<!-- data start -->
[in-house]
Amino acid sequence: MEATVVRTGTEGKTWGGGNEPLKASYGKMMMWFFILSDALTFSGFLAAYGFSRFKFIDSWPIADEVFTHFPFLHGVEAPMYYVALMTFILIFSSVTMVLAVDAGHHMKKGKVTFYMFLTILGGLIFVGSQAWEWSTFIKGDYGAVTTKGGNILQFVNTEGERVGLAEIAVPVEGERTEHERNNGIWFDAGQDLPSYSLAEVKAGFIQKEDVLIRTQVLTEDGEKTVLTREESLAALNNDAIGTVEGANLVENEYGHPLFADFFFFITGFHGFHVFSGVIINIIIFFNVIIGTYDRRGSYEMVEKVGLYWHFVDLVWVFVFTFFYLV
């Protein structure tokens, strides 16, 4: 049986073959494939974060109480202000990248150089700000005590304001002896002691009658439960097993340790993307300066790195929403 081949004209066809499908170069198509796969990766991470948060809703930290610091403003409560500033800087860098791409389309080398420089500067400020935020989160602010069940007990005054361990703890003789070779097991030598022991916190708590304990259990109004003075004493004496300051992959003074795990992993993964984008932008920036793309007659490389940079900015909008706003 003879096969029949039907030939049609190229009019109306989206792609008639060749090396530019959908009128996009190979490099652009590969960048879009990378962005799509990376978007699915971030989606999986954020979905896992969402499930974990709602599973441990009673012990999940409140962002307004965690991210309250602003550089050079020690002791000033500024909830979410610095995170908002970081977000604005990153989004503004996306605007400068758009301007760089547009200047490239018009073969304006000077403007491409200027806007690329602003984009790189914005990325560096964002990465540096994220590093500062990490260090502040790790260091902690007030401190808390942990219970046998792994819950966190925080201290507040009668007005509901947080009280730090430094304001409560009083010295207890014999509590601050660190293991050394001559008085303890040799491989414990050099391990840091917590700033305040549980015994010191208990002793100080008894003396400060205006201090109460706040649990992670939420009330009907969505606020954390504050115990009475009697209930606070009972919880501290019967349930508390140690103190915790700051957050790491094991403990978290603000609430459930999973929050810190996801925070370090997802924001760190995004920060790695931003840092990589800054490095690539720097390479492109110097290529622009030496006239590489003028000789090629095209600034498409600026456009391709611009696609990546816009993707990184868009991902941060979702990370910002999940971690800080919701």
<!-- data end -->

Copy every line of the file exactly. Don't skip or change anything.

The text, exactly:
[in-house]
Amino acid sequence: MEATVVRTGTEGKTWGGGNEPLKASYGKMMMWFFILSDALTFSGFLAAYGFSRFKFIDSWPIADEVFTHFPFLHGVEAPMYYVALMTFILIFSSVTMVLAVDAGHHMKKGKVTFYMFLTILGGLIFVGSQAWEWSTFIKGDYGAVTTKGGNILQFVNTEGERVGLAEIAVPVEGERTEHERNNGIWFDAGQDLPSYSLAEVKAGFIQKEDVLIRTQVLTEDGEKTVLTREESLAALNNDAIGTVEGANLVENEYGHPLFADFFFFITGFHGFHVFSGVIINIIIFFNVIIGTYDRRGSYEMVEKVGLYWHFVDLVWVFVFTFFYLV
């Protein structure tokens, strides 16, 4: 049986073959494939974060109480202000990248150089700000005590304001002896002691009658439960097993340790993307300066790195929403 081949004209066809499908170069198509796969990766991470948060809703930290610091403003409560500033800087860098791409389309080398420089500067400020935020989160602010069940007990005054361990703890003789070779097991030598022991916190708590304990259990109004003075004493004496300051992959003074795990992993993964984008932008920036793309007659490389940079900015909008706003 003879096969029949039907030939049609190229009019109306989206792609008639060749090396530019959908009128996009190979490099652009590969960048879009990378962005799509990376978007699915971030989606999986954020979905896992969402499930974990709602599973441990009673012990999940409140962002307004965690991210309250602003550089050079020690002791000033500024909830979410610095995170908002970081977000604005990153989004503004996306605007400068758009301007760089547009200047490239018009073969304006000077403007491409200027806007690329602003984009790189914005990325560096964002990465540096994220590093500062990490260090502040790790260091902690007030401190808390942990219970046998792994819950966190925080201290507040009668007005509901947080009280730090430094304001409560009083010295207890014999509590601050660190293991050394001559008085303890040799491989414990050099391990840091917590700033305040549980015994010191208990002793100080008894003396400060205006201090109460706040649990992670939420009330009907969505606020954390504050115990009475009697209930606070009972919880501290019967349930508390140690103190915790700051957050790491094991403990978290603000609430459930999973929050810190996801925070370090997802924001760190995004920060790695931003840092990589800054490095690539720097390479492109110097290529622009030496006239590489003028000789090629095209600034498409600026456009391709611009696609990546816009993707990184868009991902941060979702990370910002999940971690800080919701």